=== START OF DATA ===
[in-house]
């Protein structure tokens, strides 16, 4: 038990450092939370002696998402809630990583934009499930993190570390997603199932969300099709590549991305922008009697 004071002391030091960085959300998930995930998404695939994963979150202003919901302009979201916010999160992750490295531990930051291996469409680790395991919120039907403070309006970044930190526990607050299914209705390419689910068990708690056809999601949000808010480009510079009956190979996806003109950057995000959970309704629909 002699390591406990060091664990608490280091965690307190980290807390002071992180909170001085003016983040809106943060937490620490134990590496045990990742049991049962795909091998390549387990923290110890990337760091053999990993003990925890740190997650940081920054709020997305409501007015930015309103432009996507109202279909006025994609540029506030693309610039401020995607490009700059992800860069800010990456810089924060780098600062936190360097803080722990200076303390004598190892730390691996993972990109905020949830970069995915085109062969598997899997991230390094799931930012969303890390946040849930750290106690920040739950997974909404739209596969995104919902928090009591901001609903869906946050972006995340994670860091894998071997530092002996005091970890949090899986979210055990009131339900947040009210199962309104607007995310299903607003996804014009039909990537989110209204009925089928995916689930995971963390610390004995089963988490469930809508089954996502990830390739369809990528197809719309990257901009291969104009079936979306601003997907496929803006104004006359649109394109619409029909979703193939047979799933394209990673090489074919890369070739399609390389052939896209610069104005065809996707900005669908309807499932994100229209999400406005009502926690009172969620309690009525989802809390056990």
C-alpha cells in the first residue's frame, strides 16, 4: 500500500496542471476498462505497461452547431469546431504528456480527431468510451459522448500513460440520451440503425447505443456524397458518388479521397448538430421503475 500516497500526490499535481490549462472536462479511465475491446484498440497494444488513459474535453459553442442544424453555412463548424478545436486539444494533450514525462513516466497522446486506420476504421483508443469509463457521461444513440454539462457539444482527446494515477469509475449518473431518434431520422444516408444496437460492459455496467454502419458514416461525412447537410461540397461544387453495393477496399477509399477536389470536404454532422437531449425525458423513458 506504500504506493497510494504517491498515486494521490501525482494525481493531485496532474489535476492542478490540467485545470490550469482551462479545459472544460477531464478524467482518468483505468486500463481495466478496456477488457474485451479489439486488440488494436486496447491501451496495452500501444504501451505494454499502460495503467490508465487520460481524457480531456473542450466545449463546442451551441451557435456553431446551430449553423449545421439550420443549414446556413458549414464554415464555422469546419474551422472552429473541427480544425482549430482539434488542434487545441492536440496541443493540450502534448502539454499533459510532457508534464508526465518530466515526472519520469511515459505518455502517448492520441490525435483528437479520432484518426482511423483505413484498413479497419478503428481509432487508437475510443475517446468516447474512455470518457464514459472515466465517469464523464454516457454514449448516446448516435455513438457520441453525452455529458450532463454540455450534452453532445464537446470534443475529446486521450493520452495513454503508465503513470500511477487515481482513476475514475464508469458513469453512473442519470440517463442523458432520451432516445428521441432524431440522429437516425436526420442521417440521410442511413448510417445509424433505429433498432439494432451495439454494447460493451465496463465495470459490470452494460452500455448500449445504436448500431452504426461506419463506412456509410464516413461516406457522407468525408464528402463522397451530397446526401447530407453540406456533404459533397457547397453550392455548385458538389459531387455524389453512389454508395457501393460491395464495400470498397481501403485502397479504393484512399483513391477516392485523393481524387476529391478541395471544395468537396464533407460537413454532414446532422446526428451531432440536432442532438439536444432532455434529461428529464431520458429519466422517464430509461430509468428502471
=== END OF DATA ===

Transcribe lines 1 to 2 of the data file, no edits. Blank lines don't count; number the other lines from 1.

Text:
[in-house]
């Protein structure tokens, strides 16, 4: 038990450092939370002696998402809630990583934009499930993190570390997603199932969300099709590549991305922008009697 004071002391030091960085959300998930995930998404695939994963979150202003919901302009979201916010999160992750490295531990930051291996469409680790395991919120039907403070309006970044930190526990607050299914209705390419689910068990708690056809999601949000808010480009510079009956190979996806003109950057995000959970309704629909 002699390591406990060091664990608490280091965690307190980290807390002071992180909170001085003016983040809106943060937490620490134990590496045990990742049991049962795909091998390549387990923290110890990337760091053999990993003990925890740190997650940081920054709020997305409501007015930015309103432009996507109202279909006025994609540029506030693309610039401020995607490009700059992800860069800010990456810089924060780098600062936190360097803080722990200076303390004598190892730390691996993972990109905020949830970069995915085109062969598997899997991230390094799931930012969303890390946040849930750290106690920040739950997974909404739209596969995104919902928090009591901001609903869906946050972006995340994670860091894998071997530092002996005091970890949090899986979210055990009131339900947040009210199962309104607007995310299903607003996804014009039909990537989110209204009925089928995916689930995971963390610390004995089963988490469930809508089954996502990830390739369809990528197809719309990257901009291969104009079936979306601003997907496929803006104004006359649109394109619409029909979703193939047979799933394209990673090489074919890369070739399609390389052939896209610069104005065809996707900005669908309807499932994100229209999400406005009502926690009172969620309690009525989802809390056990």